If it takes a Herculean effort to talk to your wife for five goddamn seconds, why the hell are you married?
Maybe its heartbreak–something causes us to treat male-female relationships as inherent contradictions, impossible, necessary evils, insufferable and fraught with disappointment and latent hatred.
But there’s nothing to this. In fact, I have to believe the contrary is the case. There’s no relationship more obviously necessary than sexual and intimate relationships between men and women. Certainly, people make bad choices about whom they choose to couple up with. But where there are failures, frustrations, or insufferable assholes like the guy in the Klondike commercial who can’t stand to talk to his wife for five goddamn seconds, the problem is almost always with one’s self, not with the other person.
Choosing to be with someone you can’t really stand is because of some defect one sees in oneself–a sense of insecurity that creates a terror of being alone, a feeling of unworthiness, suspicion that somebody else’s love or attention is unwarranted and so counterfeit–or really, what we could call a Groucho Pathology, that you wouldn’t want to join any relationship that would have you as a member.
It’s hard not to be scared of trusting that someone wholly independent of you really does have your best interests at heart; that they truly love you and want to see you happy. It takes bravery to accept that condition and to just sink into the warmth of it. So we invent narratives that justify our fear and cowardice.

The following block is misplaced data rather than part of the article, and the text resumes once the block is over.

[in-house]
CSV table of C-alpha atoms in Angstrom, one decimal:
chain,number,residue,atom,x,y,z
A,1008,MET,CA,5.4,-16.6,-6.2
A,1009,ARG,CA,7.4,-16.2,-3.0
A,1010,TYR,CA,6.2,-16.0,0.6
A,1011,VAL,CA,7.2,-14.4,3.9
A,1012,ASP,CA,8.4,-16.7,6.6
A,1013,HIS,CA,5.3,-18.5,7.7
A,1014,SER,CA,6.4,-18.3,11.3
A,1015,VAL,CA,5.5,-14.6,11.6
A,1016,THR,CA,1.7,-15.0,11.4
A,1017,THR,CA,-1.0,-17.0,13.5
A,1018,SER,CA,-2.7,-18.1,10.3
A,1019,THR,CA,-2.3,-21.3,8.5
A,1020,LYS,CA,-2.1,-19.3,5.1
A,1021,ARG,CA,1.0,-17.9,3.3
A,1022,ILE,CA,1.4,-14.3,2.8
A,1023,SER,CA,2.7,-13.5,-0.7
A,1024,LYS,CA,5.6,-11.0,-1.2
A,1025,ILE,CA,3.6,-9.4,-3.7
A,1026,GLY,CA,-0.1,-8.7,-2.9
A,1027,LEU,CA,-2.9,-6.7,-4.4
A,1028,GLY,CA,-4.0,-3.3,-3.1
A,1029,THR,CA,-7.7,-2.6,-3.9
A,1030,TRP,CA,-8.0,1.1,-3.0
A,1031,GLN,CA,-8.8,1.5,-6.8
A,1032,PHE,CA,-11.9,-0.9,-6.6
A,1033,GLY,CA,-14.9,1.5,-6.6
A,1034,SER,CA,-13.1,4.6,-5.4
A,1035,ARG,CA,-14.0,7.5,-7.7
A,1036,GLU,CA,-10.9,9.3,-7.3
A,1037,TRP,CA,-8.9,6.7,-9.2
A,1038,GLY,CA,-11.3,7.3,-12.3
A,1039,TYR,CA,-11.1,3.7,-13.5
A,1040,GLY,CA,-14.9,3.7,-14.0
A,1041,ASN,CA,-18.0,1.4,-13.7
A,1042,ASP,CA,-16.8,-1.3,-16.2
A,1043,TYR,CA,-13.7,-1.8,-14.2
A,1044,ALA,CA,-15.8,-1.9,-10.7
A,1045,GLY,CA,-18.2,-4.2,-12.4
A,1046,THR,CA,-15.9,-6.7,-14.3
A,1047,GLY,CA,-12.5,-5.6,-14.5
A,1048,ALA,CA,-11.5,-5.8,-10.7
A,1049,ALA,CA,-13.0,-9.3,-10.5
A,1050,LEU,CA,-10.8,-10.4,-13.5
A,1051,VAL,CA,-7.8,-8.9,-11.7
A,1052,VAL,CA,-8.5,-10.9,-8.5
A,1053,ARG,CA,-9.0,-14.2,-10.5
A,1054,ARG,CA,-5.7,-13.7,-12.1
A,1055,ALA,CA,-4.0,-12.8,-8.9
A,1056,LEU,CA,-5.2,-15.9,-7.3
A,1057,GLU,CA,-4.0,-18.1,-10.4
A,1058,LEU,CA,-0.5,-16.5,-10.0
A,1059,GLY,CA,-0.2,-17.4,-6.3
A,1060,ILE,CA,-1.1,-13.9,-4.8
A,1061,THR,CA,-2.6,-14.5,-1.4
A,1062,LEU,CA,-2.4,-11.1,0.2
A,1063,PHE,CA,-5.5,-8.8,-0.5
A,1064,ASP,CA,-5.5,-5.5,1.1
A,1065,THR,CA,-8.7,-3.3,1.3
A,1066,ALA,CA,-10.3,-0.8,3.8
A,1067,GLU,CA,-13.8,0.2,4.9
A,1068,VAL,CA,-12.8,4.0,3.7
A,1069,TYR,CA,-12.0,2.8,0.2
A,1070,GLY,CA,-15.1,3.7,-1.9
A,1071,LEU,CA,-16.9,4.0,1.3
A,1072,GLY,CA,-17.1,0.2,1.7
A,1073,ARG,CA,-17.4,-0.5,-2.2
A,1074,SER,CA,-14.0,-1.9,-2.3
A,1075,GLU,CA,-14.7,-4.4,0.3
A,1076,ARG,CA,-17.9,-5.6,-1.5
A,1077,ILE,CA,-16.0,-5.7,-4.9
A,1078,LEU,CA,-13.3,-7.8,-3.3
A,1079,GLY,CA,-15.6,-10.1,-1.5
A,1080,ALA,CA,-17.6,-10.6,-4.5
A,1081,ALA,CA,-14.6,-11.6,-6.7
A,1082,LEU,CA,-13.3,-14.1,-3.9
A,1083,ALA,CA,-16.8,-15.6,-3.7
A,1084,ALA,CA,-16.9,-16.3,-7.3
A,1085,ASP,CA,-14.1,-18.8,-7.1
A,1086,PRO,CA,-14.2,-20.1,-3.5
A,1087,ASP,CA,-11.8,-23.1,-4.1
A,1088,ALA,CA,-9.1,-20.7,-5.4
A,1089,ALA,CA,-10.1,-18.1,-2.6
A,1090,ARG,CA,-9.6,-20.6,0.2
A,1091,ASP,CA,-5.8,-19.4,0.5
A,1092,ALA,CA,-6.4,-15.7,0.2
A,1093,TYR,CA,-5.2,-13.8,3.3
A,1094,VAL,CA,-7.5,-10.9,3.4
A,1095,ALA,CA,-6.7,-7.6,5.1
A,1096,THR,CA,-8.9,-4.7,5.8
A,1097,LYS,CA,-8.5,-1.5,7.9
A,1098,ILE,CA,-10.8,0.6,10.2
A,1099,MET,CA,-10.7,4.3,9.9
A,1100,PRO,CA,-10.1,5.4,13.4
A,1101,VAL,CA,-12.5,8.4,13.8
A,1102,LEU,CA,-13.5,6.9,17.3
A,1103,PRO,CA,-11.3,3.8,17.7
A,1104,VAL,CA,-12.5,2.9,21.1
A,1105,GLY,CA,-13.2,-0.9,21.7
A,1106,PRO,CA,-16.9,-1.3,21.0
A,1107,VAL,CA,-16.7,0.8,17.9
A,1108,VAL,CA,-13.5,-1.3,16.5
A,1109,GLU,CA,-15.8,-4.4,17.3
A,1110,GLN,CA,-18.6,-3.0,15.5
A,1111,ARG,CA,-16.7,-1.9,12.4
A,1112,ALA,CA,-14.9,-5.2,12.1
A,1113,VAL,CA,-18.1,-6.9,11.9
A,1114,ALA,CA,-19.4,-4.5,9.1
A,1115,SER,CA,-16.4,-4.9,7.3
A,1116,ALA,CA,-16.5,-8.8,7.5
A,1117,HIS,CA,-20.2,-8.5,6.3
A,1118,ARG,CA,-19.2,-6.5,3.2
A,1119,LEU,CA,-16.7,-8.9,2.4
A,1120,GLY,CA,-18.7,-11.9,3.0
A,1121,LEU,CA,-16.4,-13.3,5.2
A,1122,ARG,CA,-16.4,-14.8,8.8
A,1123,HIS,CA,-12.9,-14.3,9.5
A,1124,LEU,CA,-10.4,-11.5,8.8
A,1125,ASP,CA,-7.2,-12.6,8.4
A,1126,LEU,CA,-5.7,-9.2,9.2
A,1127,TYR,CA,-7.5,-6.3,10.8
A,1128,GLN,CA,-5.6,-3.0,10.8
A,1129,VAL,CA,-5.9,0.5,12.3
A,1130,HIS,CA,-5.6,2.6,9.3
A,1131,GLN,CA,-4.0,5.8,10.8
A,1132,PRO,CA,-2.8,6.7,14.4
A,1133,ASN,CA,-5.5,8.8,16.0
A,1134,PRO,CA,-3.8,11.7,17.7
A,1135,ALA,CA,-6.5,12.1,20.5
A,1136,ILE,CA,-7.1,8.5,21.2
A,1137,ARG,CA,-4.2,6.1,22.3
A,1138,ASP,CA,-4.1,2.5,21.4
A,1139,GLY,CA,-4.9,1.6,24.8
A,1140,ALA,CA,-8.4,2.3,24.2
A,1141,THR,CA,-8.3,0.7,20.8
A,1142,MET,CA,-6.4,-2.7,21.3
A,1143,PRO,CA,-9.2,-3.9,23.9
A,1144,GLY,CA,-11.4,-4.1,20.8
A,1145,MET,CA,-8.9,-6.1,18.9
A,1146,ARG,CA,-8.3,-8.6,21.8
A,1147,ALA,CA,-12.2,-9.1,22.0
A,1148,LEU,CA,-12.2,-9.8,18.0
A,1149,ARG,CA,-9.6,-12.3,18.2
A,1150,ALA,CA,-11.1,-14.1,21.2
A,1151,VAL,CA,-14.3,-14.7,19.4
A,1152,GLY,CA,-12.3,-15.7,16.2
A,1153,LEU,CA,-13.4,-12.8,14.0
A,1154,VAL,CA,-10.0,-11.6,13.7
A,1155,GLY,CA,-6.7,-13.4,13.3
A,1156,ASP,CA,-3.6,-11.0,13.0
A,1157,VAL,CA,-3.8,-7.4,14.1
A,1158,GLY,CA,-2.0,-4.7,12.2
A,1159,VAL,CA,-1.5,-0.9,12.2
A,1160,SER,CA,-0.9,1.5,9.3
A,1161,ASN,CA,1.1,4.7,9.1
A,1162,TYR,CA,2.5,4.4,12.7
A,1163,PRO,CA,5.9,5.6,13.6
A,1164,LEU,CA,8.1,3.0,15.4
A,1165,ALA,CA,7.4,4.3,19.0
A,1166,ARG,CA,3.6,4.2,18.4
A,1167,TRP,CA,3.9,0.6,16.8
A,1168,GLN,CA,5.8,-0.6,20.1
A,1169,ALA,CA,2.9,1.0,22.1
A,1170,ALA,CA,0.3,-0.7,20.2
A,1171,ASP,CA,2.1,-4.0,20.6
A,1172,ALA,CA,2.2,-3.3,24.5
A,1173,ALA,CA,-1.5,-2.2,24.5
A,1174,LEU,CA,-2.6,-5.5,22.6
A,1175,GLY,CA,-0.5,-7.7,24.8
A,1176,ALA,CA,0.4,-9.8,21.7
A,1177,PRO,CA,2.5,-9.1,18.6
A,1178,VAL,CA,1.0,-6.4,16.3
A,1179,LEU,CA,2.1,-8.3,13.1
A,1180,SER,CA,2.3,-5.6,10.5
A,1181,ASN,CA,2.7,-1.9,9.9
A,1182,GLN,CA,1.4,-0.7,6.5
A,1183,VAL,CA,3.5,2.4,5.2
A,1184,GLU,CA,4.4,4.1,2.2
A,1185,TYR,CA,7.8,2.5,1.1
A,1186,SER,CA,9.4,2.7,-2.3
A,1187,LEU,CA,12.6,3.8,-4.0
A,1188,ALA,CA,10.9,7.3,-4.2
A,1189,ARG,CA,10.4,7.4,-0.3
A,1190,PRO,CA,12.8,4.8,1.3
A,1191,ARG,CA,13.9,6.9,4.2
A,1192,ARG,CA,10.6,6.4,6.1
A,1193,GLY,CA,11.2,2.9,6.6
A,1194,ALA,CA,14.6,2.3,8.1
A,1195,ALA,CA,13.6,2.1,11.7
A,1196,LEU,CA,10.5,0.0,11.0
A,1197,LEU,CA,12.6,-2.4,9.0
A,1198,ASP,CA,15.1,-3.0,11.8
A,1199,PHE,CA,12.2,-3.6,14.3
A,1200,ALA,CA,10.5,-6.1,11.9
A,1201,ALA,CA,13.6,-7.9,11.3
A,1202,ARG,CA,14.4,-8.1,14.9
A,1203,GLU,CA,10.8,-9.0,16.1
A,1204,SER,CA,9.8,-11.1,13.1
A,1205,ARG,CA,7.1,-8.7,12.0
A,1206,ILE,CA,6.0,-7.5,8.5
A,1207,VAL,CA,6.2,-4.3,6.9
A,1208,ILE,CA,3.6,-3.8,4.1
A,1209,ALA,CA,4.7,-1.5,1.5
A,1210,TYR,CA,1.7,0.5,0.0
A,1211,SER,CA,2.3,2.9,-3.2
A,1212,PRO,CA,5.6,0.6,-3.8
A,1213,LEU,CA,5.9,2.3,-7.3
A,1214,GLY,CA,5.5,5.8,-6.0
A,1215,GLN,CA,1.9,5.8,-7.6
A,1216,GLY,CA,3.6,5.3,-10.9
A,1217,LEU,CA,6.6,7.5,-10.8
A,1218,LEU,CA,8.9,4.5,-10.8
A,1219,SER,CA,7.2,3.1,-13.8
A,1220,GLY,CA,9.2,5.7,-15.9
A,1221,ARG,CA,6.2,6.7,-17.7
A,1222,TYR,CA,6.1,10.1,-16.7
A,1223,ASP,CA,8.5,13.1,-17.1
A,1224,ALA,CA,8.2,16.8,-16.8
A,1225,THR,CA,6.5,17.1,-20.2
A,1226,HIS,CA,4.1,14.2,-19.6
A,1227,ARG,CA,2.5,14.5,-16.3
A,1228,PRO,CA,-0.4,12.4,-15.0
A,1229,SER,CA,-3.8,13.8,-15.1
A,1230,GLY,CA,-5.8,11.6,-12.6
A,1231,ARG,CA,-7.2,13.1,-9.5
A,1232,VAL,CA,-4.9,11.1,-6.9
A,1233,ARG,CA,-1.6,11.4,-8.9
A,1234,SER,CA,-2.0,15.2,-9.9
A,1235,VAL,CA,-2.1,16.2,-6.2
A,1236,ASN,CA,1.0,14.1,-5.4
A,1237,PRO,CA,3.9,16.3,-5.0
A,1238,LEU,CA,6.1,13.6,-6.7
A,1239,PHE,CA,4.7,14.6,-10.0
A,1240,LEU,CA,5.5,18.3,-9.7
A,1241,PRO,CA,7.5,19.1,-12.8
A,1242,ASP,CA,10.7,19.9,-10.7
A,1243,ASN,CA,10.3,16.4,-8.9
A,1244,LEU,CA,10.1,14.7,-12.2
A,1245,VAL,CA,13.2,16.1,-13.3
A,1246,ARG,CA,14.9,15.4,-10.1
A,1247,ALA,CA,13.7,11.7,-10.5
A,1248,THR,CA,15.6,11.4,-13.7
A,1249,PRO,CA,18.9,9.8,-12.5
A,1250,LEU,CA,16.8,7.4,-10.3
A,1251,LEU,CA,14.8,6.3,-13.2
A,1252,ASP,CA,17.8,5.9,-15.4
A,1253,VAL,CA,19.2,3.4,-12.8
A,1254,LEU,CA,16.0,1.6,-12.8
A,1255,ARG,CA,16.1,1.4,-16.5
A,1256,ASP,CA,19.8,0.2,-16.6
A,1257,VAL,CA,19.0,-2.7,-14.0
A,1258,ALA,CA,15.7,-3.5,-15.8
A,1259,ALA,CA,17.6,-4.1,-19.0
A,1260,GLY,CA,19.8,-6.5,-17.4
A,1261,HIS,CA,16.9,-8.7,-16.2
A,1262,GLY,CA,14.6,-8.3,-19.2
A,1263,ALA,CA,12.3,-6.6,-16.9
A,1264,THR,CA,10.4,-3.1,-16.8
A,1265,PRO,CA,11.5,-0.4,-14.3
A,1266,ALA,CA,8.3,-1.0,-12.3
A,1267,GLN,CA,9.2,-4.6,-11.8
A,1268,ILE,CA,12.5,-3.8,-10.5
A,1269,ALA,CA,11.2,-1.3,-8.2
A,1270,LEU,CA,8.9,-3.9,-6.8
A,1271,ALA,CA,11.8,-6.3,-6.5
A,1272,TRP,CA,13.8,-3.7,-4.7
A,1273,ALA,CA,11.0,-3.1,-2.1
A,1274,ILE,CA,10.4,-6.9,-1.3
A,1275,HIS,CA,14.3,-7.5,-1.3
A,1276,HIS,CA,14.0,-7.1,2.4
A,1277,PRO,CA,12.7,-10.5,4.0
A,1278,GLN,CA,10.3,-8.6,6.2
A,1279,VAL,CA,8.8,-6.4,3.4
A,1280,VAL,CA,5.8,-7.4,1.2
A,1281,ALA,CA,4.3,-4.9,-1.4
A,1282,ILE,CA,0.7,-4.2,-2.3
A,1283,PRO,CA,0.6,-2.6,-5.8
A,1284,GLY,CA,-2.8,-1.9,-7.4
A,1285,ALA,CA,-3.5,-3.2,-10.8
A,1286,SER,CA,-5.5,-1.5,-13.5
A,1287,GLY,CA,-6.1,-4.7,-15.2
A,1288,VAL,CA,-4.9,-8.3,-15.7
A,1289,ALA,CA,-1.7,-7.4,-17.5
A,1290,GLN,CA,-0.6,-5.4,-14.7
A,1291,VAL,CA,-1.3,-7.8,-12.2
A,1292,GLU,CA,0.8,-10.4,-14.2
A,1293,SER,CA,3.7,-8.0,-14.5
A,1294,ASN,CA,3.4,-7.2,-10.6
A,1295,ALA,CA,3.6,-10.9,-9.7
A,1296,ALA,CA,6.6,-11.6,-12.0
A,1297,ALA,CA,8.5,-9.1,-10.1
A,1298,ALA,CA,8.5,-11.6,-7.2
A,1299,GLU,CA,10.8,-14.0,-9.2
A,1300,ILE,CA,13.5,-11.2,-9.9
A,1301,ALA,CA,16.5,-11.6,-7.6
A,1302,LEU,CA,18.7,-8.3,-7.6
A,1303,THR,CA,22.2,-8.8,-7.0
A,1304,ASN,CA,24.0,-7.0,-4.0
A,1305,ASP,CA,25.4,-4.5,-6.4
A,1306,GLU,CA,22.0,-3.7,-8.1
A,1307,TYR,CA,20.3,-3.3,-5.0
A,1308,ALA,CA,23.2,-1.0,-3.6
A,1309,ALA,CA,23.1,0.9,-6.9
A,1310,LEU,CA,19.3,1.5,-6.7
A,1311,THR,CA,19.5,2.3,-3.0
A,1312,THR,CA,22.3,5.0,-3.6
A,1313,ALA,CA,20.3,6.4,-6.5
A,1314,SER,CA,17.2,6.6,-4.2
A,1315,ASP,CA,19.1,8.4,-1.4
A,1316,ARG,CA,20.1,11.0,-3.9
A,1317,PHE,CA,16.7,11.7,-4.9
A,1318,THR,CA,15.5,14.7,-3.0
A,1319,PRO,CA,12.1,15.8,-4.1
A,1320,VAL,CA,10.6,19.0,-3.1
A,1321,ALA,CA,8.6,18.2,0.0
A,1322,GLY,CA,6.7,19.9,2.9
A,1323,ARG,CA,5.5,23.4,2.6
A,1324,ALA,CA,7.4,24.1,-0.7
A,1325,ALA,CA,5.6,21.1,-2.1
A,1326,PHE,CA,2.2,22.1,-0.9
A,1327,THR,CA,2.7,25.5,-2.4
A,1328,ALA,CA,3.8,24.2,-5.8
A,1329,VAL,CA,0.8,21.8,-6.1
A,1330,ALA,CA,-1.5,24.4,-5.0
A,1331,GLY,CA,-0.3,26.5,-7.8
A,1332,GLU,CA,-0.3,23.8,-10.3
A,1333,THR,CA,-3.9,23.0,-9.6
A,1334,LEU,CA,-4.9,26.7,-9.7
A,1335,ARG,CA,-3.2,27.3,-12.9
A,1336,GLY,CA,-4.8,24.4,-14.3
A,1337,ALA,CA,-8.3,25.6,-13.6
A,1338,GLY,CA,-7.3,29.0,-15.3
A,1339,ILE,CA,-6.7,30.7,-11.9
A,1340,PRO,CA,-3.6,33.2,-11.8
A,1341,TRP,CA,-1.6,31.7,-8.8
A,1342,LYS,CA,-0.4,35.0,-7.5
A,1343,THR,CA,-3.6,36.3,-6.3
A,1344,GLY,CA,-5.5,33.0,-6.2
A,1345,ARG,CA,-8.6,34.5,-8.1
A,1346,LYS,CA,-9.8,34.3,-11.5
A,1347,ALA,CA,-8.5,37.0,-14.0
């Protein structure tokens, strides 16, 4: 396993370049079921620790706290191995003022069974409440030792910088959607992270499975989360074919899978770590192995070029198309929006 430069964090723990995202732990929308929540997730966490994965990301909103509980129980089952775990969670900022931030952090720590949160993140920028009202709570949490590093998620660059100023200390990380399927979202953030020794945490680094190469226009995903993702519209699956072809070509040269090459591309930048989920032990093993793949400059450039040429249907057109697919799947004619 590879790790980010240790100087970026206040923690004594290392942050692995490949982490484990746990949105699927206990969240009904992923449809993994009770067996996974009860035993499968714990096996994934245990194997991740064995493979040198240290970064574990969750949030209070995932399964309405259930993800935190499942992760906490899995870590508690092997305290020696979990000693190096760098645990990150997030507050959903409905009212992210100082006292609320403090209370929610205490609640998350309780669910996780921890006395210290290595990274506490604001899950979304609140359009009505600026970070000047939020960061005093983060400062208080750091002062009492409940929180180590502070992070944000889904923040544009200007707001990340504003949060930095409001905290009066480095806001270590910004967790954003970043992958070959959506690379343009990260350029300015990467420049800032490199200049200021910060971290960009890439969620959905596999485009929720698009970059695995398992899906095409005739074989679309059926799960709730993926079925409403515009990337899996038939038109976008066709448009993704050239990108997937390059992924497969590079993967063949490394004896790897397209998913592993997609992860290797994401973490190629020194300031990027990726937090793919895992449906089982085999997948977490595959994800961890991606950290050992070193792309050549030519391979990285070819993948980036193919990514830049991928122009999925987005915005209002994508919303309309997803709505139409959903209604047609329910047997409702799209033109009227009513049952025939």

This manifests in men in the asinine impulse that there is more pleasure in “the hunt” than the catch; and in women with equally asinine impulse that only men for whom they have to compete are worth their time. Whatever evolutionary sources there are for these impulses are not determinative–they can’t be, because the impulse to devote one’s self to, and even sacrifice one’s self for, a mate responsible for child rearing could be equally so attributable–and is indeed found in all types of species. Besides, there’s little in our evolutionary hard-wiring that can’t be tempered or even over-ridden by the capacity for social conditioning that is just as much a result of human evolution.
Perhaps this is a view enriched by rose colored glasses. My parents are still married after thirty four years and are very evidently best friends. This has created in me, and I assume my sister, too, an intense desire to make sure that whoever we decide to settle down with forever be our best friend. And I don’t doubt that if I moved in with my best friend, shared finances with my best friend, and had to make important life decisions with my best friend, we’d often get annoyed with one another, and have a need for privacy now and then.
But these superficial “problems” pale in comparison to the happiness and comfort that would attend getting to share my joy and my most troubling fears with somebody who understands me better than anybody else, and who has sworn to stick with me no matter what.
Not that friendship is enough. It helps if you look at the person you’re with and want to eat them like a meal–and vice versa. You need both, I think. Sometimes having one allows the other to bloom. Sometimes both arise simultaneously. But if there one’s thing pop culture has taught us, it is that women will settle for a slob who can’t stand them if he’ll just stick around, and men are happy to have a suspiciously hot wife even if listening to her talk for five seconds is akin to getting a urinary catheter inserted.
"Tell me about your day."
Perhaps a sign of the growing equality of women is that “take my wife, please” is no longer the sole joke construction that all marriage-based “comedy” is built on. There’s also, “my husband is a mildly retarded ape.” See, for example, every family sitcom this century.
Read the rest of this entry »